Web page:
There are over 600 different types of eucalyptus in Australia, but the koalas only accept a small number as food. Koalas are very picky about their food and have strong preferences for certain types of eucalyptus. Depending on the region, it is sometimes only one and never more than two or three species that are regularly used as a source of food by the resident koalas (preferred food trees). Surprisingly, other tree species (that do not belong to the eucalyptus family) are occasionally used as a source of food or as a place to sleep or stay.

Different species of eucalyptus grow in the different regions of Australia so that a koala from the state of Victoria prefers other eucalyptus leaves than z. B. a Koala from Queensland.

A eucalyptus forest, like a willow tree, can only feed a certain number of koalas. This is also called the maximum load-bearing capacity of the forest. If there are too many koalas in too little forest, too many leaves are eaten, which leads to the death of the trees, which in turn means starvation of the koalas.

A fully grown koala eats between 0.5 and 1 kg of leaves every night, depending on many factors, such as B. the age of the animal, its sex, and where exactly it lives.

For the digestion of the fibrous leaves, the koalas have an extraordinary organ called the “caecum” (appendix). Other mammals and humans also have an appendix, but the “caecum” of the koala is very long (200 cm) in comparison. In this appendix, there are millions of bacteria that break down the otherwise indigestible fiber so that it can be more easily absorbed by the intestine. Despite this adaptation to the eucalyptus as food, the koala is still not able to take in more than 25 percent of the dietary fiber. As a result, it has to eat large quantities of leaves.

Since the koalas also absorb all of the water contained in the leaves, they rarely have to drink anything. In dry periods, however, they can also take water directly, as the water content of the leaves can then be too low.

Chlamydia is a bacteria that occurs naturally in most healthy koalas. Sometimes these bacteria can also lead to diseases of the genital organs and the eyes of weak animals, which is usually fatal. In wild koala populations, however, chlamydia can be viewed as a natural built-in control mechanism that limits the populations to an amount that is tolerable for the forest. Since only the strongest and healthiest animals can reproduce, it is ensured that the trees are not stressed and eaten away.

However, once the natural balance of the koala’s habitat is disturbed, chlamydia can become a problem. The destruction of its habitat exposes the animal to great stress, as it is confronted with all kinds of threats, such as lack of food, cars, dogs, etc. This stress in turn leads in many cases to the outbreak of a naturally non-occurring chlamydial infection.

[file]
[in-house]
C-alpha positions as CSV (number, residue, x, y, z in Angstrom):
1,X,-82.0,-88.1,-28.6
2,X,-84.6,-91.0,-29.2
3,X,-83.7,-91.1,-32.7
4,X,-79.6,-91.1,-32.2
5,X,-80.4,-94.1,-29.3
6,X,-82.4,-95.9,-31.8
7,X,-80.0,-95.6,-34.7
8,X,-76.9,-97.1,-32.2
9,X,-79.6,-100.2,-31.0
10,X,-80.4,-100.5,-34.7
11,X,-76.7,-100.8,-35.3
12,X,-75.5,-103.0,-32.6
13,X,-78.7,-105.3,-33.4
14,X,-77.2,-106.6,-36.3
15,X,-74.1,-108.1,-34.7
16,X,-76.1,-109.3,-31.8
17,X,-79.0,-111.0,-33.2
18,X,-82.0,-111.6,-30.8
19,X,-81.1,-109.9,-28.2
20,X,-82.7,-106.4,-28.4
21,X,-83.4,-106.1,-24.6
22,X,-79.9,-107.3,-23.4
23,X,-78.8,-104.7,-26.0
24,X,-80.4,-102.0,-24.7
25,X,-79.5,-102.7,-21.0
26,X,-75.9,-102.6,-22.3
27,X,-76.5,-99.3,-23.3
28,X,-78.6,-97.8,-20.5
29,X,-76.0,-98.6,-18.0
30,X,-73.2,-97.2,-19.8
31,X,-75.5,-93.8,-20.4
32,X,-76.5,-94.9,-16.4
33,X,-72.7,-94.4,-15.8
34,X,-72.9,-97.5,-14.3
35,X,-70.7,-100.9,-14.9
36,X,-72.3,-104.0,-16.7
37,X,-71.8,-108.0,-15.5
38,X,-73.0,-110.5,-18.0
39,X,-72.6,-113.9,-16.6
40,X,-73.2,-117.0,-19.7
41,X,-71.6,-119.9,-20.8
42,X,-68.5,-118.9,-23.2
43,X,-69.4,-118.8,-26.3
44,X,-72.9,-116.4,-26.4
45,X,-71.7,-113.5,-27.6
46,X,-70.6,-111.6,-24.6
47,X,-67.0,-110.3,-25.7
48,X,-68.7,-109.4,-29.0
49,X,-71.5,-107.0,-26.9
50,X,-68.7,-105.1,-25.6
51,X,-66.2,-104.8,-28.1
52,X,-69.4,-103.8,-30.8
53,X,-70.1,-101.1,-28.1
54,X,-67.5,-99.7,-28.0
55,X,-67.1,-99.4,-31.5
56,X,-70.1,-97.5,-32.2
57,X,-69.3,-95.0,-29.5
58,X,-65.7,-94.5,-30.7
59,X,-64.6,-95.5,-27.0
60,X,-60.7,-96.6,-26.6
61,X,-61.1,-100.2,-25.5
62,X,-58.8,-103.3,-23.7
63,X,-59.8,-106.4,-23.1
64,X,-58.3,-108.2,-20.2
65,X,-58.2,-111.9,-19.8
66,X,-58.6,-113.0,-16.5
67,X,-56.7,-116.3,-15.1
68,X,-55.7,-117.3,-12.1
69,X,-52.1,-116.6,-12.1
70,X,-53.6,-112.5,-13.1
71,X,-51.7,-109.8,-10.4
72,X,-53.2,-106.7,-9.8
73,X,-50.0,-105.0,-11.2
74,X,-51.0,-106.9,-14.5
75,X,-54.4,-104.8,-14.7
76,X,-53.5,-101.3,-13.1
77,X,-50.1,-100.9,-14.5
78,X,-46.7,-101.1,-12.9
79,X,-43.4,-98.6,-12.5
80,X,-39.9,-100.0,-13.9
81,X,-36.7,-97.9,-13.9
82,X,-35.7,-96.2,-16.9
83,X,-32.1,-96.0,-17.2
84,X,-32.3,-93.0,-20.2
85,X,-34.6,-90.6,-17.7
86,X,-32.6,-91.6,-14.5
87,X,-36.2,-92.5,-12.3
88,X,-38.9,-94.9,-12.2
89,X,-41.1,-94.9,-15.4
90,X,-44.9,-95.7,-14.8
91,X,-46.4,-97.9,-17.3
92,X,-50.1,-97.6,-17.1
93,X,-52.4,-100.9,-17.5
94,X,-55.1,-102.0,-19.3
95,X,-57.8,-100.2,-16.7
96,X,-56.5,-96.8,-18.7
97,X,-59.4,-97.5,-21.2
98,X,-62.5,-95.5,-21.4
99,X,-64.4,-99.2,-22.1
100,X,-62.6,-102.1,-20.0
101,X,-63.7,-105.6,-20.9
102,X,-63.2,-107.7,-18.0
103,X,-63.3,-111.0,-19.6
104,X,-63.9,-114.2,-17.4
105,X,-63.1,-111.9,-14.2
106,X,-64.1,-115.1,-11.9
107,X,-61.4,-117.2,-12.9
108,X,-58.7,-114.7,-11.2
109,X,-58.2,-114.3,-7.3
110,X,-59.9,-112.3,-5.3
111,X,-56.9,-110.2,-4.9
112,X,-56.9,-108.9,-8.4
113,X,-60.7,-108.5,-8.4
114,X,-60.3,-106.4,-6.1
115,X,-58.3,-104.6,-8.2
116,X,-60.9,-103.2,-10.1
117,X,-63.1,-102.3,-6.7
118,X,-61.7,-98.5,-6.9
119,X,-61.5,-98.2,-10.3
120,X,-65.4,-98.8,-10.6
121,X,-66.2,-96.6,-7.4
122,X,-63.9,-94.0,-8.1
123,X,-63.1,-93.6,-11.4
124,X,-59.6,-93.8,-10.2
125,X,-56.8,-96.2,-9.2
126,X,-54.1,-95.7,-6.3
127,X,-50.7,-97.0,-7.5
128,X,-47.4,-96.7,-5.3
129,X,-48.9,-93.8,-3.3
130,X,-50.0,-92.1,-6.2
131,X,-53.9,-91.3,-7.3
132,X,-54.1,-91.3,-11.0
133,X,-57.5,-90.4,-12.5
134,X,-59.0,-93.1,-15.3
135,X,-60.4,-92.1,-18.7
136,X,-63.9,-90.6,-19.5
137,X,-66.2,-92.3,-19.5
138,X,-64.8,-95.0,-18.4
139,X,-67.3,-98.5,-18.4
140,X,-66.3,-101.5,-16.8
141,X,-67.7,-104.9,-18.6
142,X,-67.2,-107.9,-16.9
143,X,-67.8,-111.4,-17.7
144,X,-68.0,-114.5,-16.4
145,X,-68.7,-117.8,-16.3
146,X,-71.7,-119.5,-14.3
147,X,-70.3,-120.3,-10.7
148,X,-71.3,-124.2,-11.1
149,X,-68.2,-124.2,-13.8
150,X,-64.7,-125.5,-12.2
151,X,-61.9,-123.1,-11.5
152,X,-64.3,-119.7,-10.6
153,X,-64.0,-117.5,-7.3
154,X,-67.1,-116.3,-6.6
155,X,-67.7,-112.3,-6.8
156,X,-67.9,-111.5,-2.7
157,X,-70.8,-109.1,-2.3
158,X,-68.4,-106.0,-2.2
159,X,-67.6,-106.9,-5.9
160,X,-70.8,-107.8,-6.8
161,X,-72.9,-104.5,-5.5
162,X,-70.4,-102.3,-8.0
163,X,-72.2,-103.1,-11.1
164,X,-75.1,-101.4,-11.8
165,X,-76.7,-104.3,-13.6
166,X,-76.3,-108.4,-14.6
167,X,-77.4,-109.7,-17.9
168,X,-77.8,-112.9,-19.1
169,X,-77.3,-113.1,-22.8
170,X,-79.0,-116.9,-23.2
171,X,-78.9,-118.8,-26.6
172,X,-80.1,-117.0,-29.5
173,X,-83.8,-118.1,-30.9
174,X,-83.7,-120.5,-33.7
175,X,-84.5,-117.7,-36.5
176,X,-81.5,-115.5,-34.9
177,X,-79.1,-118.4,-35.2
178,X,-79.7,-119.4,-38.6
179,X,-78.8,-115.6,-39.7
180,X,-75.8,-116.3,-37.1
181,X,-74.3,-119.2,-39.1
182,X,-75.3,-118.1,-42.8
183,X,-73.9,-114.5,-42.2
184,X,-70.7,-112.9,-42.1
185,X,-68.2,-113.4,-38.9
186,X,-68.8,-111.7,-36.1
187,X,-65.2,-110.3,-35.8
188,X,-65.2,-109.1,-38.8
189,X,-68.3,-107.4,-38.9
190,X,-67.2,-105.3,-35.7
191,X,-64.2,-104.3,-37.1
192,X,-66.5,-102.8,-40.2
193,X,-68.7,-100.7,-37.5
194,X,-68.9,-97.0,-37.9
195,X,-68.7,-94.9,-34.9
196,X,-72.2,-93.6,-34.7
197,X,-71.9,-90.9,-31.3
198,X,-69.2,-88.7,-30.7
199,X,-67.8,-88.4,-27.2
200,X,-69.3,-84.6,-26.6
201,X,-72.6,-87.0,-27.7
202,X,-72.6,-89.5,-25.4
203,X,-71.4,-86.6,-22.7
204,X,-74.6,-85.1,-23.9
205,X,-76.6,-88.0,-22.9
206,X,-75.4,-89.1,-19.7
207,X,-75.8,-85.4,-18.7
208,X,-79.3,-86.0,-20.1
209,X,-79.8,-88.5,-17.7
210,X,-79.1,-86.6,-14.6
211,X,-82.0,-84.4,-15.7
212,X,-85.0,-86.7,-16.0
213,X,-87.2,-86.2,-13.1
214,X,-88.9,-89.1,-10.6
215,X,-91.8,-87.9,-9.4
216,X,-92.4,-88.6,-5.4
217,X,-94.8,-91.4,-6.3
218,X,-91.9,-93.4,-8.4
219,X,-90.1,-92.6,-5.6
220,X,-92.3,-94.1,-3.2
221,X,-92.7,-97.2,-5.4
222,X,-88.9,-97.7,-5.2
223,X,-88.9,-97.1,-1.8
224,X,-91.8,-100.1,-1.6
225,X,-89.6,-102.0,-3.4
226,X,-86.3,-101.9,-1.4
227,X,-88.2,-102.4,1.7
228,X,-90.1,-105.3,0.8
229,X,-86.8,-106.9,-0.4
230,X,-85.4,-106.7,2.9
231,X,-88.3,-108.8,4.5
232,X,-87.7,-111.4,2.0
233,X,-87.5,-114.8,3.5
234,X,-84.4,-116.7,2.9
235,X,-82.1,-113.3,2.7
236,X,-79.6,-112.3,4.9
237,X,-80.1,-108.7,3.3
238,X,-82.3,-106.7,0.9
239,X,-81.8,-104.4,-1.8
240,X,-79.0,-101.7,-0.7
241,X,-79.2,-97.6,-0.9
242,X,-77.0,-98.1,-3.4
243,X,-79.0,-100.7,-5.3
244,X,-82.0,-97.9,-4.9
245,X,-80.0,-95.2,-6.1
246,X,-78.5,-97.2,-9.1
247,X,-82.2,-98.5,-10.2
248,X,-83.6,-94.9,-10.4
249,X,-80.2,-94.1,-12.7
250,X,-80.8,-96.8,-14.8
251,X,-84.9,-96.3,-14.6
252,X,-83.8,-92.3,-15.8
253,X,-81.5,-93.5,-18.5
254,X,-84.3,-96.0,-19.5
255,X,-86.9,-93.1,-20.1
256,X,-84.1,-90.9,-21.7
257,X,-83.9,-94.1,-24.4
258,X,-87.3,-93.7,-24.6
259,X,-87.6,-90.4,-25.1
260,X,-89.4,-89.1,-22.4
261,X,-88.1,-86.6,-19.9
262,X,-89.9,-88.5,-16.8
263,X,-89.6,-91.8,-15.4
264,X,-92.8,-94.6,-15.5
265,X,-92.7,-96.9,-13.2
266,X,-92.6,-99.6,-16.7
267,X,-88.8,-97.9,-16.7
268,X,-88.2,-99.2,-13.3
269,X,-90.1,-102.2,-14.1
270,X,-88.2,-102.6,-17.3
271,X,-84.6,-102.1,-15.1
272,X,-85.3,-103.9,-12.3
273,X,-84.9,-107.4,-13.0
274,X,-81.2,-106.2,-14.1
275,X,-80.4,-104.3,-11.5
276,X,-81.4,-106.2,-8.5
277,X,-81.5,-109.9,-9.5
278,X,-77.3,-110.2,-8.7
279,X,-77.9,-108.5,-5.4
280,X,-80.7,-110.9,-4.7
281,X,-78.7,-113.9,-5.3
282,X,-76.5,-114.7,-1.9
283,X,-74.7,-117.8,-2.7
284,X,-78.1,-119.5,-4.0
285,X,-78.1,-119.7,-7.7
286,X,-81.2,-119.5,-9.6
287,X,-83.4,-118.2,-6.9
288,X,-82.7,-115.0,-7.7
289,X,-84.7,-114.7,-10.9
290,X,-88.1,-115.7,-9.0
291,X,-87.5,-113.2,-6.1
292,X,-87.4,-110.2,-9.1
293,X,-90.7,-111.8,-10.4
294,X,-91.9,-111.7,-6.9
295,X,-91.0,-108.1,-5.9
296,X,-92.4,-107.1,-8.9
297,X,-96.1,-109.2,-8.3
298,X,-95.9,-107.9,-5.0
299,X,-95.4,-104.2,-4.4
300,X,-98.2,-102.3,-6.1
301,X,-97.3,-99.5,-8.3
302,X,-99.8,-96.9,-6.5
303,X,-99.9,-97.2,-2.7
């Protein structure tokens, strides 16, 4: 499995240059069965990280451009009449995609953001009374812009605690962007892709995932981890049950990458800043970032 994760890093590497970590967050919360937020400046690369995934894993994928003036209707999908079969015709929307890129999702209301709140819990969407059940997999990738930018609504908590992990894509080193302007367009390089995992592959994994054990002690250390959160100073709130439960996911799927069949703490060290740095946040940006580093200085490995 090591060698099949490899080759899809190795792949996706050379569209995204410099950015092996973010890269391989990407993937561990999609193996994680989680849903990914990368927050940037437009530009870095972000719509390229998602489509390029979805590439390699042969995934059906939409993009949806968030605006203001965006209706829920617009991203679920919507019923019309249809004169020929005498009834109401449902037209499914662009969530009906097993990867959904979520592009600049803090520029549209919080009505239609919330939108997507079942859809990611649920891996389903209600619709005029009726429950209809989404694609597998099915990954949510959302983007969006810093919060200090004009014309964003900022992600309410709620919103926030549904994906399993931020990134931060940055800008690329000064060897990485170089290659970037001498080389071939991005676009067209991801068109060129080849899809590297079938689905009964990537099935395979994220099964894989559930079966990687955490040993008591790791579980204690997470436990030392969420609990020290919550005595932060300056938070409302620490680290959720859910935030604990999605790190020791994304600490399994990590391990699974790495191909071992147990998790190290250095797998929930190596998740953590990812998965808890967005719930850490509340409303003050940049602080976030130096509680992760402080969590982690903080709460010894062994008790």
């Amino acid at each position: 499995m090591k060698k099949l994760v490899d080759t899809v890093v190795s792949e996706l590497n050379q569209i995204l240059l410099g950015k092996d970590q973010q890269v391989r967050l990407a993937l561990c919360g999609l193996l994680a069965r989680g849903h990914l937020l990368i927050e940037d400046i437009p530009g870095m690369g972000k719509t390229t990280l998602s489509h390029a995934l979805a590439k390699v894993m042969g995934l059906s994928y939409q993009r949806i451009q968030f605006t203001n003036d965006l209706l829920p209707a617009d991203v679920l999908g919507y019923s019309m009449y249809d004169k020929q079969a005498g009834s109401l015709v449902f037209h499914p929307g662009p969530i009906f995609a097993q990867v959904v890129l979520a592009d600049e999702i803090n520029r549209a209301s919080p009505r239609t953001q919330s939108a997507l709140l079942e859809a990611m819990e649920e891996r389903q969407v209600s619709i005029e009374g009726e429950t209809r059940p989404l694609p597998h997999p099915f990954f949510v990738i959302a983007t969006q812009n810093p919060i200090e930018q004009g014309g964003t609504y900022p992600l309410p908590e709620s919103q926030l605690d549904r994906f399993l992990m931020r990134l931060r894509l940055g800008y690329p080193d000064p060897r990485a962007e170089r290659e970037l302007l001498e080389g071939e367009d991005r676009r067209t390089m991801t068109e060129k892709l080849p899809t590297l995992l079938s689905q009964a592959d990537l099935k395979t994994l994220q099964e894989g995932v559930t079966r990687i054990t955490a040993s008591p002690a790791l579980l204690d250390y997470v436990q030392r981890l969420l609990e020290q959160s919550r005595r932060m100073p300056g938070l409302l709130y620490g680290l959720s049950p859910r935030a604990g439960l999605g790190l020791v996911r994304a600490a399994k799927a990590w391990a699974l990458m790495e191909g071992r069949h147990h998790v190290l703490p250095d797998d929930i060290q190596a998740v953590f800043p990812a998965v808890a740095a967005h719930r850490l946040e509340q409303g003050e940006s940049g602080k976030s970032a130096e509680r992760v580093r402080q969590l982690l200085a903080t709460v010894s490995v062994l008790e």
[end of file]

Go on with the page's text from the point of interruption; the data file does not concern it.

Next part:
THE BIGGEST THREAT TO WILD LIVING KOALAS IS THE DESTRUCTION OF THEIR NATURAL HABITATS. The main reasons for this are deforestation, bush fires, and the death of eucalyptus due to disease (forest death).

The Australian Koala Foundation estimates that due to the destruction of their original habitat, up to 4,000 koalas are killed every year by dogs and cars alone.

Australia has one of the highest rates of deforestation in the world. Since the European settlement of the continent in 1788, 80% of the koala’s natural habitat has disappeared forever.

Around 80% of the remaining habitat is now on private property and, although the koalas are themselves protected in some states, almost none of them is under legal protection.

The Australian Koala Foundation (AKF) is of the opinion that the Australian government should be responsible for the preservation and protection of the remaining habitat, including on private property.

The AKF has therefore submitted an application to the Australian government calling for the koala to be legally protected as an “endangered species” in its entire natural range. This would be an important step towards a unified National Koala Act across Australia. More information on the National Koala Act can be found here.

The AKF estimates that there are fewer than 100,000 wild koalas left in Australia today. Most of their natural habitat has already been irretrievably lost. This makes it all the more important to protect the remaining forests!